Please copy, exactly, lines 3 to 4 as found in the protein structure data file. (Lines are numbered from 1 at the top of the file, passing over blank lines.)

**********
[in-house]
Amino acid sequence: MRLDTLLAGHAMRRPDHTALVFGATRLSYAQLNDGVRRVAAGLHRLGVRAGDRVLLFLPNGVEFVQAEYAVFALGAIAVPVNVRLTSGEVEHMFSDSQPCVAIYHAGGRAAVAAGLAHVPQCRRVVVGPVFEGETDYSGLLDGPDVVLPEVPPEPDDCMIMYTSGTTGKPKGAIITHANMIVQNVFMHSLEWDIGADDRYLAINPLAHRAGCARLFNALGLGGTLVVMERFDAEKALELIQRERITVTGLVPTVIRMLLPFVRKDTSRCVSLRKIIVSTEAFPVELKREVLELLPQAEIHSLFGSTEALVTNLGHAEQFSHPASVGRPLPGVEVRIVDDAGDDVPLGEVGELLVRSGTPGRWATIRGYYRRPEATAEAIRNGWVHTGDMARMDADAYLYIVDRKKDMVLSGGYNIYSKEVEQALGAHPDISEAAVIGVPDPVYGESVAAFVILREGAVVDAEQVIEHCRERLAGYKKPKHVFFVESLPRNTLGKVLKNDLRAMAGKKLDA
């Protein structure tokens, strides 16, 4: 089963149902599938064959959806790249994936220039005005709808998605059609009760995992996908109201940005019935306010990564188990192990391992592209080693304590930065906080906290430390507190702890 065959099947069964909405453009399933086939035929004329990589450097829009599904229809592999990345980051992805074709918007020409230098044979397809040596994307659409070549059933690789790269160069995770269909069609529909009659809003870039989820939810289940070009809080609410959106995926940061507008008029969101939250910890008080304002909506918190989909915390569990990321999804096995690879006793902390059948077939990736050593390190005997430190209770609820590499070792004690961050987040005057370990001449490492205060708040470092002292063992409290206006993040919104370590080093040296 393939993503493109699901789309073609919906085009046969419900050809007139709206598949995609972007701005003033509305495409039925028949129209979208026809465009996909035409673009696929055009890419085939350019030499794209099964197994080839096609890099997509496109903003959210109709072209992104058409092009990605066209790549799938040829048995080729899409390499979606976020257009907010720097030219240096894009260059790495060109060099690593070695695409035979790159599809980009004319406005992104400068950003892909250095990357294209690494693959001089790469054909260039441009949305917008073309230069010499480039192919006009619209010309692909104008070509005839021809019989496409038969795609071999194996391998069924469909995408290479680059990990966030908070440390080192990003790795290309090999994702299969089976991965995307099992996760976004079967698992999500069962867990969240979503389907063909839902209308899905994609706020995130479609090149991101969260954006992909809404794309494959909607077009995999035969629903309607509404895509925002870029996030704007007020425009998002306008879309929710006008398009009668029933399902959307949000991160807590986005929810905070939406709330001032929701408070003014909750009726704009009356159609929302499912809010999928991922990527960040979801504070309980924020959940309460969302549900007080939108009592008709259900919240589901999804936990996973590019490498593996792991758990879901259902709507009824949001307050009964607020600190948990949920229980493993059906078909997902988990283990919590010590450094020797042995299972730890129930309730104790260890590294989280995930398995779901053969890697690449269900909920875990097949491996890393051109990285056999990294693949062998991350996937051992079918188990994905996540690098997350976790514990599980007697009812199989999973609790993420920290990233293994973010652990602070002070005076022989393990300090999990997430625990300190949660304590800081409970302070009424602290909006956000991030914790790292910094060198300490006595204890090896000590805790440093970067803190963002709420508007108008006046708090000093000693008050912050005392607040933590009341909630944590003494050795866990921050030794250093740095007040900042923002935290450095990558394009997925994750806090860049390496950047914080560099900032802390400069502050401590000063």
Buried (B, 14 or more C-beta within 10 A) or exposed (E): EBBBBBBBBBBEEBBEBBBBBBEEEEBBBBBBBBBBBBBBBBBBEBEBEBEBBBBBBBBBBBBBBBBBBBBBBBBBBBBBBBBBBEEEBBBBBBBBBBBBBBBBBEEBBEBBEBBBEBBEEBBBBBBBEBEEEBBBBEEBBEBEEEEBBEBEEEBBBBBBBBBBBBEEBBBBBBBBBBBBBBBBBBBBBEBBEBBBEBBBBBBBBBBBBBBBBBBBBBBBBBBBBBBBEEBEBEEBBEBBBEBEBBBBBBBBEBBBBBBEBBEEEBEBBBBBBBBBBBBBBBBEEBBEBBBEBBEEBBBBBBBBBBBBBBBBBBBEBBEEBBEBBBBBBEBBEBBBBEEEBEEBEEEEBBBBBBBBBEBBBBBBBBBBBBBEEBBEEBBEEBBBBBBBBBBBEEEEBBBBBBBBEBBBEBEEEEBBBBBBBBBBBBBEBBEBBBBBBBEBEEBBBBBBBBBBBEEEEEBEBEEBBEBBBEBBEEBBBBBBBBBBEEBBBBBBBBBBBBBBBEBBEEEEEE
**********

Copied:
């Protein structure tokens, strides 16, 4: 089963149902599938064959959806790249994936220039005005709808998605059609009760995992996908109201940005019935306010990564188990192990391992592209080693304590930065906080906290430390507190702890 065959099947069964909405453009399933086939035929004329990589450097829009599904229809592999990345980051992805074709918007020409230098044979397809040596994307659409070549059933690789790269160069995770269909069609529909009659809003870039989820939810289940070009809080609410959106995926940061507008008029969101939250910890008080304002909506918190989909915390569990990321999804096995690879006793902390059948077939990736050593390190005997430190209770609820590499070792004690961050987040005057370990001449490492205060708040470092002292063992409290206006993040919104370590080093040296 393939993503493109699901789309073609919906085009046969419900050809007139709206598949995609972007701005003033509305495409039925028949129209979208026809465009996909035409673009696929055009890419085939350019030499794209099964197994080839096609890099997509496109903003959210109709072209992104058409092009990605066209790549799938040829048995080729899409390499979606976020257009907010720097030219240096894009260059790495060109060099690593070695695409035979790159599809980009004319406005992104400068950003892909250095990357294209690494693959001089790469054909260039441009949305917008073309230069010499480039192919006009619209010309692909104008070509005839021809019989496409038969795609071999194996391998069924469909995408290479680059990990966030908070440390080192990003790795290309090999994702299969089976991965995307099992996760976004079967698992999500069962867990969240979503389907063909839902209308899905994609706020995130479609090149991101969260954006992909809404794309494959909607077009995999035969629903309607509404895509925002870029996030704007007020425009998002306008879309929710006008398009009668029933399902959307949000991160807590986005929810905070939406709330001032929701408070003014909750009726704009009356159609929302499912809010999928991922990527960040979801504070309980924020959940309460969302549900007080939108009592008709259900919240589901999804936990996973590019490498593996792991758990879901259902709507009824949001307050009964607020600190948990949920229980493993059906078909997902988990283990919590010590450094020797042995299972730890129930309730104790260890590294989280995930398995779901053969890697690449269900909920875990097949491996890393051109990285056999990294693949062998991350996937051992079918188990994905996540690098997350976790514990599980007697009812199989999973609790993420920290990233293994973010652990602070002070005076022989393990300090999990997430625990300190949660304590800081409970302070009424602290909006956000991030914790790292910094060198300490006595204890090896000590805790440093970067803190963002709420508007108008006046708090000093000693008050912050005392607040933590009341909630944590003494050795866990921050030794250093740095007040900042923002935290450095990558394009997925994750806090860049390496950047914080560099900032802390400069502050401590000063």
Buried (B, 14 or more C-beta within 10 A) or exposed (E): EBBBBBBBBBBEEBBEBBBBBBEEEEBBBBBBBBBBBBBBBBBBEBEBEBEBBBBBBBBBBBBBBBBBBBBBBBBBBBBBBBBBBEEEBBBBBBBBBBBBBBBBBEEBBEBBEBBBEBBEEBBBBBBBEBEEEBBBBEEBBEBEEEEBBEBEEEBBBBBBBBBBBBEEBBBBBBBBBBBBBBBBBBBBBEBBEBBBEBBBBBBBBBBBBBBBBBBBBBBBBBBBBBBBEEBEBEEBBEBBBEBEBBBBBBBBEBBBBBBEBBEEEBEBBBBBBBBBBBBBBBBEEBBEBBBEBBEEBBBBBBBBBBBBBBBBBBBEBBEEBBEBBBBBBEBBEBBBBEEEBEEBEEEEBBBBBBBBBEBBBBBBBBBBBBBEEBBEEBBEEBBBBBBBBBBBEEEEBBBBBBBBEBBBEBEEEEBBBBBBBBBBBBBEBBEBBBBBBBEBEEBBBBBBBBBBBEEEEEBEBEEBBEBBBEBBEEBBBBBBBBBBEEBBBBBBBBBBBBBBBEBBEEEEEE